Russia not out to improve relations

Takes combative stance against U.S. around globe

As “welcome” as a bone-chilling blast from a mid-March nor’easter, more bad news continues to blow our way out of Moscow, minimizing the possibility of a springtime thaw in U.S.-Russia relations.

And I’m not talking about any of the U.S. domestic issues that have been in the headlines lately, such as charges against Russian FSB intelligence operatives for hacking Yahoo email accounts. Continue reading

Russia: Ready With Forceful, Asymmetrical Measures if U.S. Adds Sanctions

Russian President Vladimir Putin and U.S. counterpart Barack Obama on the sidelines of the G20 Leaders Summit in Hangzhou on September 5, 2016. (Credit: Alexei Druzhinin/AFP)

 

Russia is able to take asymmetrical and forceful measures if the United States introduces tougher sanctions on Russia, Deputy Foreign Minister Sergei Ryabkov told lawmakers on Wednesday.

Britain and the United States said on Sunday they were considering imposing additional sanctions on Syrian President Bashar al-Assad and his supporters for their actions in Syria’s war. Continue reading

Trump Would Consider Recognizing Crimea as Russian Territory

Donald Trump said Wednesday that he would look into recognizing Crimea as a Russian territory should he be elected president in November.

Trump responded to a question about Crimea and Russia at a news conference Wednesday, saying that he “would be looking into” recognizing Ukraine’s Crimean Peninsula as a Russian territory and lifting sanctions on Russian entities resulting from the country’s military intervention in Ukraine in 2014, Politico reported. Continue reading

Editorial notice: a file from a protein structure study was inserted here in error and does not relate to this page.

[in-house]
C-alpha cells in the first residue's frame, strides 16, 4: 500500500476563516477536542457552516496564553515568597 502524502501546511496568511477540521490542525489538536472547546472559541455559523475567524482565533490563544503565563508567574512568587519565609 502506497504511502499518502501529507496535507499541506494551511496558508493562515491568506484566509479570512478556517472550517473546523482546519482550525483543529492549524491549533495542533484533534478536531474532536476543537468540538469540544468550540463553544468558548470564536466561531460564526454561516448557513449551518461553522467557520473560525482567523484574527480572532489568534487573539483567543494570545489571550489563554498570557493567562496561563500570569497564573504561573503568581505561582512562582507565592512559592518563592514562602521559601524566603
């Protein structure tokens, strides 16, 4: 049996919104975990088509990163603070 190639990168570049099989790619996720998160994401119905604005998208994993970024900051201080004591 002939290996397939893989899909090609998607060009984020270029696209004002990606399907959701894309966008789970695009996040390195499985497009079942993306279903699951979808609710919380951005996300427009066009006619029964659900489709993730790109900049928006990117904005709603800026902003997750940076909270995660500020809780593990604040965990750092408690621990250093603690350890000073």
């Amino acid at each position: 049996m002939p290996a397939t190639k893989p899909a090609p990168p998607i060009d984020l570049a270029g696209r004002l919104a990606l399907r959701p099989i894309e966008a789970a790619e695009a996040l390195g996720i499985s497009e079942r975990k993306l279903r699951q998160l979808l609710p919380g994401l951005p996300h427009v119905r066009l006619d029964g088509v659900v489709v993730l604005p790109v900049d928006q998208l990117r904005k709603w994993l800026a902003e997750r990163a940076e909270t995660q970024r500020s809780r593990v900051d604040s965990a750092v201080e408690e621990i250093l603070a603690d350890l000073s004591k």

U.S. Cuts Nuclear Warhead Levels

In compliance with New START, U.S. now has 1,597 treaty warheads; Russia, 1,582

Despite nuclear saber-rattling by Moscow, U.S. nuclear forces are close to reaching warhead, missile, and bomber numerical cuts required under the 2010 New START arms treaty, a senior Pentagon official told Congress on Wednesday.

U.S. nuclear warheads counted under the treaty with Russia were reduced from 1,642 to 1,597 between Sept. 1 and March 1, said Robert Scher, assistant secretary of defense for strategy, plans, and capabilities. Continue reading

Is the Cold War Heating Up?

Sasha Cekerevac writes: Having been relegated to the history books, the Cold War between the West and the East appears to be heating up again. On one side, we have increasing tensions with China; U.S. politicians claim that China is a currency-manipulator and China has massively increased its spending in defense, which is threatening the security in that part of the world. If we look to the Middle East, tensions are now rising with Russia. Continue reading